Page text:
Enfield RoadWatch Action Group

‘Space to Build, Enfield’ published! Building on the Green Belt is the worst possible option!

Space for 37,000 new homes within Enfield’s previously developed land

Building on Enfield’s Green Belt is “worst possible option” for Enfield residents, say campaigners

CPRE London [1] has worked with local groups Enfield RoadWatch [2] and The Enfield Society [3] to publish today (Wednesday) ‘Space to Build, Enfield’ [4] – evidence they intend to use to support their responses to Enfield Council’s Local Plan consultation.

Alice Roberts of CPRE London said “Our report shows that Enfield Council should not even be considering building on Green Belt. There is plenty of space to build new homes within Enfield’s previously developed land. We’ve already found space for 37,000 new homes and that’s really just a start.”

“But our research also shows that building housing at Crews Hill [5] in Enfield’s Green Belt would be the worst possible option for Enfield residents. It cannot provide affordable housing [6], would mean more congestion and traffic [7], and would destroy a cluster of much-loved businesses which are visited by people from all over north London and beyond – an important piece of Enfield’s economy which cannot be replaced.

“The type of low-density housing which is typical of Green Belt developments will contribute little towards the borough’s housing target. Building on Enfield’s Green Belt would mean giving up large swathes of valuable green land for very few new homes. And those will predominantly be expensive homes.

“There are much better options. Large ‘opportunity’ sites, like the Southbury area, can and should be ‘masterplanned’ for high quality, high density (though not high rise) housing developments which are ‘walkable’ and where space is used for housing rather than lots car parking, as happens with low-density Green Belt development. [8] This type of high density housing is more affordable for young people and people on lower incomes – people who are also more likely to rely on public transport and are less able to afford a car. It can also include office space, schools, shops – everything people need.

Alice Roberts concluded:

“Enfield Council should put its limited resources into planning for high quality, high density development which can improve lives for all its residents – rather than focussing valuable time on displacing Crews Hill businesses, only to create expensive homes and worsen traffic congestion.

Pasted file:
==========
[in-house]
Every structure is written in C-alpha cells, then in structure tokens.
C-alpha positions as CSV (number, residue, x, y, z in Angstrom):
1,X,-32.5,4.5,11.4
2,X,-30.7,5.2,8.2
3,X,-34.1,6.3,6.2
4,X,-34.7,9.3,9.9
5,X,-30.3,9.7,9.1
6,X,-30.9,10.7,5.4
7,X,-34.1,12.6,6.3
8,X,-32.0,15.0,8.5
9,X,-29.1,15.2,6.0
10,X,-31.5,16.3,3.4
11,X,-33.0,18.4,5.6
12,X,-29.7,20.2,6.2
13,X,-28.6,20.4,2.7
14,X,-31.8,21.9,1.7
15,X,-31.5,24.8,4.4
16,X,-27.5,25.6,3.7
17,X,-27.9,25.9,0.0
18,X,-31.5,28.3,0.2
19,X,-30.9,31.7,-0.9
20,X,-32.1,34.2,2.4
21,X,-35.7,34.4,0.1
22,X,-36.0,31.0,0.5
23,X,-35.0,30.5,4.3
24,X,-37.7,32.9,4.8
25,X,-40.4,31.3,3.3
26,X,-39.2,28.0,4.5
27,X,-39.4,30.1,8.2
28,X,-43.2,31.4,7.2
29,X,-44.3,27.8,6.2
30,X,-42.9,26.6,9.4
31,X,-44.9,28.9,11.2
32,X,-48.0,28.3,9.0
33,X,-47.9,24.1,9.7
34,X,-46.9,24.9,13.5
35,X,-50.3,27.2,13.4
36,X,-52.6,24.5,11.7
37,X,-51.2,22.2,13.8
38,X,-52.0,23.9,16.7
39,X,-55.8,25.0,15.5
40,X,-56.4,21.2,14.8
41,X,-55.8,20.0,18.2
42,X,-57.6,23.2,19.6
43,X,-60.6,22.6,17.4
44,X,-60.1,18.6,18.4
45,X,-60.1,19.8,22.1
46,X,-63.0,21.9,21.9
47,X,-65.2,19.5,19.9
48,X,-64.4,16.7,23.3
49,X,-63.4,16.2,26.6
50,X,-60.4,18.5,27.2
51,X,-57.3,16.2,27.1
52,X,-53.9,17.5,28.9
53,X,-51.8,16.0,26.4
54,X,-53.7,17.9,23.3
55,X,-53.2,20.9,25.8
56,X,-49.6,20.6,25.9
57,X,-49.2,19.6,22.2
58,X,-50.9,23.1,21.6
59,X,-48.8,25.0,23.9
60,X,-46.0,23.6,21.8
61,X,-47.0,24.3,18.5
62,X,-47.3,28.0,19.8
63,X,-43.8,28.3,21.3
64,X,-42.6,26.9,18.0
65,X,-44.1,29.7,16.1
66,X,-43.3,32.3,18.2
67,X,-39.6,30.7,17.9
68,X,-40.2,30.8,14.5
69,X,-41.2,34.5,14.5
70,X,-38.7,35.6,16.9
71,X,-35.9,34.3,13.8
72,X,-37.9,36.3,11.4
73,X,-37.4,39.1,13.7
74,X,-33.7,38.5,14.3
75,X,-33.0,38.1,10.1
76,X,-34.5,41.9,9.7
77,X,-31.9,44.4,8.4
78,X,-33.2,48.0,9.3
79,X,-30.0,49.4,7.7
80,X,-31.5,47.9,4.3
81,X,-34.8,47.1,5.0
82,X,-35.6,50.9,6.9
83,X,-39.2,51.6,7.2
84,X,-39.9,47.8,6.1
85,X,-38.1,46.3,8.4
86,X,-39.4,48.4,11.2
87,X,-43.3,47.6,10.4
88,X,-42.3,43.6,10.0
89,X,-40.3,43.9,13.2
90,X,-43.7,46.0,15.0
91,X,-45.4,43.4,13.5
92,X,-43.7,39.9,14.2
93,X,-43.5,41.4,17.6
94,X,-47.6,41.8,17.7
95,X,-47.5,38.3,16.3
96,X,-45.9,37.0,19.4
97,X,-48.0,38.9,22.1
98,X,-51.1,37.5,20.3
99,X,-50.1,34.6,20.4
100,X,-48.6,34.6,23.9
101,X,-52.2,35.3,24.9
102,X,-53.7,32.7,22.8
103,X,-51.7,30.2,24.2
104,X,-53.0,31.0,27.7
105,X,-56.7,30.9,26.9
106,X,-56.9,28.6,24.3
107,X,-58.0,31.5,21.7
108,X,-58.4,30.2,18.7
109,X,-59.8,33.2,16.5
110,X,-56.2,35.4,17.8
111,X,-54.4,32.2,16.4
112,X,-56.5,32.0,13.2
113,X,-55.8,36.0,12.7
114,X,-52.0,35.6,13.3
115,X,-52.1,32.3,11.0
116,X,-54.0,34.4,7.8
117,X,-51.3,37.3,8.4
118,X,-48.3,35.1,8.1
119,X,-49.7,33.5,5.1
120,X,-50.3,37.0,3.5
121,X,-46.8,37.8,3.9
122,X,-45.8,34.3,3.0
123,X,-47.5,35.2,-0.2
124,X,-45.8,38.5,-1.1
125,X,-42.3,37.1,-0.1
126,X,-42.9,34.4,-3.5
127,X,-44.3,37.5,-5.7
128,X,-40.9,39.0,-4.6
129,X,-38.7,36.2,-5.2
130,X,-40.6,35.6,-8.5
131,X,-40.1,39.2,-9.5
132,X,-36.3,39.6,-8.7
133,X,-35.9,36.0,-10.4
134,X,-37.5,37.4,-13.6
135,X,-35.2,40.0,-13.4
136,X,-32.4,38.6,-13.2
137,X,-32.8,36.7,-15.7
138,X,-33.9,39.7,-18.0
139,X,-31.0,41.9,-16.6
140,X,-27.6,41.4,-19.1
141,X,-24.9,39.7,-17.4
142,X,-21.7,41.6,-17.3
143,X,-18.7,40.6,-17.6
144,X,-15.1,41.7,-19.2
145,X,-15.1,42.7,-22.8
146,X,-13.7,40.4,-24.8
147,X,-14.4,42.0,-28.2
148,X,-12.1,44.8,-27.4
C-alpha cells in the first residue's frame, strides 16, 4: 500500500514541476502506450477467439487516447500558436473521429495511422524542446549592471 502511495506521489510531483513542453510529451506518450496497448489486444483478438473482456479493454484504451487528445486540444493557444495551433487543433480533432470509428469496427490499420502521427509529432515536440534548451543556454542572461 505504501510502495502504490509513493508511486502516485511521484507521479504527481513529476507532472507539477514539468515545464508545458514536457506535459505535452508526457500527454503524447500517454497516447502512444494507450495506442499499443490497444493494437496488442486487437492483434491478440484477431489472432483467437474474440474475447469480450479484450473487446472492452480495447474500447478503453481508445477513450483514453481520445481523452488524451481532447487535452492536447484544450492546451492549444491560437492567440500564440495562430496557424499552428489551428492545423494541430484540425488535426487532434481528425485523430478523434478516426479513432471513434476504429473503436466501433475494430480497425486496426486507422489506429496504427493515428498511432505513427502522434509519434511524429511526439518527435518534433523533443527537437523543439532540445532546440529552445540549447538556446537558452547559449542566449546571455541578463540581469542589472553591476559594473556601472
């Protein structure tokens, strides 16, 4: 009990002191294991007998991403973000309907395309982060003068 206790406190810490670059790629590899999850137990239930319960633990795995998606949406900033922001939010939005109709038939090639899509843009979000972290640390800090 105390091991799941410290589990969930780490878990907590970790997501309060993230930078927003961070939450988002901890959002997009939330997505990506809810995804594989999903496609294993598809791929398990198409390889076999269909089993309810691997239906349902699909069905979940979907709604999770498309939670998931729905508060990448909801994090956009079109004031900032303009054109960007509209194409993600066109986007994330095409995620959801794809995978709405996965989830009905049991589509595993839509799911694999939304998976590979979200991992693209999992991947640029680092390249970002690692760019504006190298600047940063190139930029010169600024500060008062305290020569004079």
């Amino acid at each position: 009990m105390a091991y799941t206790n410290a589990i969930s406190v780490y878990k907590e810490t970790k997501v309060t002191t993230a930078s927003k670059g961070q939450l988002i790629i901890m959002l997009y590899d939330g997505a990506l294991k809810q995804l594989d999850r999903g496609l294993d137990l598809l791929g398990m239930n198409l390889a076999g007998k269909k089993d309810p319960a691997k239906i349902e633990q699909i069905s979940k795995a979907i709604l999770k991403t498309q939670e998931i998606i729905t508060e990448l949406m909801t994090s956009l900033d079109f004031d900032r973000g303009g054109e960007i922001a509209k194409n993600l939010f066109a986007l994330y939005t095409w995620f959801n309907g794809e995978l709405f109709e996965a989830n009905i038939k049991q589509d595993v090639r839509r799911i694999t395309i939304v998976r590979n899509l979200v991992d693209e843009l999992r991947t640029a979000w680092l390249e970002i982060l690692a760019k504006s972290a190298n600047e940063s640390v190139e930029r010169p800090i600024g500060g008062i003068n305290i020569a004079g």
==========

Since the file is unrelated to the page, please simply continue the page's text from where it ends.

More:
“As the London Plan goes through its Examination in Public, we are seeing a new round of pressure to release Green Belt from developers and landowners who stand to gain and who claim this will help to solve the housing crisis. Young people in particular are being cruelly misled. It will not solve Enfield’s housing crisis and will reduce access to the countryside. In fact, it is the worst possible option for all Enfield residents.”



  1. CPRE London is a membership-based charity with 2,500 members around London, which campaigns to save Green Belt, Metropolitan Open Land and other green spaces within Greater London, and to make our capital city a better place to live for everyone. We are a branch of the national environmental charity, the Campaign to Protect Rural England.
  2. Enfield RoadWatch is an action group committed to campaigning to save Green Belt in Enfield and more widely
  3. The Enfield Society https://enfieldsociety.org.uk/about-the-society/ has about 2000 members and is one of the most active amenity societies in the country
  4. CPRE London, Enfield RoadWatch and The Enfield Society today publish Space to Build Enfield, the result of extensive research into ‘space to build’ in all 21 wards in Enfield.
  5. Enfield’s Local Plan Consultation documents point to the popular garden centre destination, Crews Hill, as an area which might be appropriate for housing development
  6. CPRE’s 2018 report showed that the vast majority of new homes being built in Green Belt are not affordable https://www.cpre.org.uk/media-centre/latest-news-releases/item/4930-green-belt-being-eroded
  7. Low density vs high density: pollution and childhood obesity Homes in Green Belt locations cannot be built to high density because public transport levels are not high enough. Even when close to stations, the majority of trips are made by car because people have no other option. Buses are few and far between and the train only takes you in a particular direction. So people living in Green Belt developments – and Crews Hill in Enfield would be no exception – would necessarily rely on car travel for most of their trips – and that means more car journeys, more traffic & congestion, and more pollution, when compared to locations close to Enfield’s existing town and district centres. Enfield and indeed the whole of London is facing dual health crises with air pollution and childhood obesity: a staggering 25% of Enfield’s Year 6 children were identified as being ‘obese’ in 2015/16 [https://www.trustforlondon.org.uk/data/child-obesity/]. As the Mayor of London recognises in his Transport Strategy, we need fewer car trips and more trips made by public transport, walking and cycling.
  8. Southbury area and transport. Our report shows that transport around the Southbury area, for example, can be improved at relatively low cost so it has the excellent public transport needed for high density development. Of course transport improvements at Southbury would be great news for the people in the area already relying on public transport.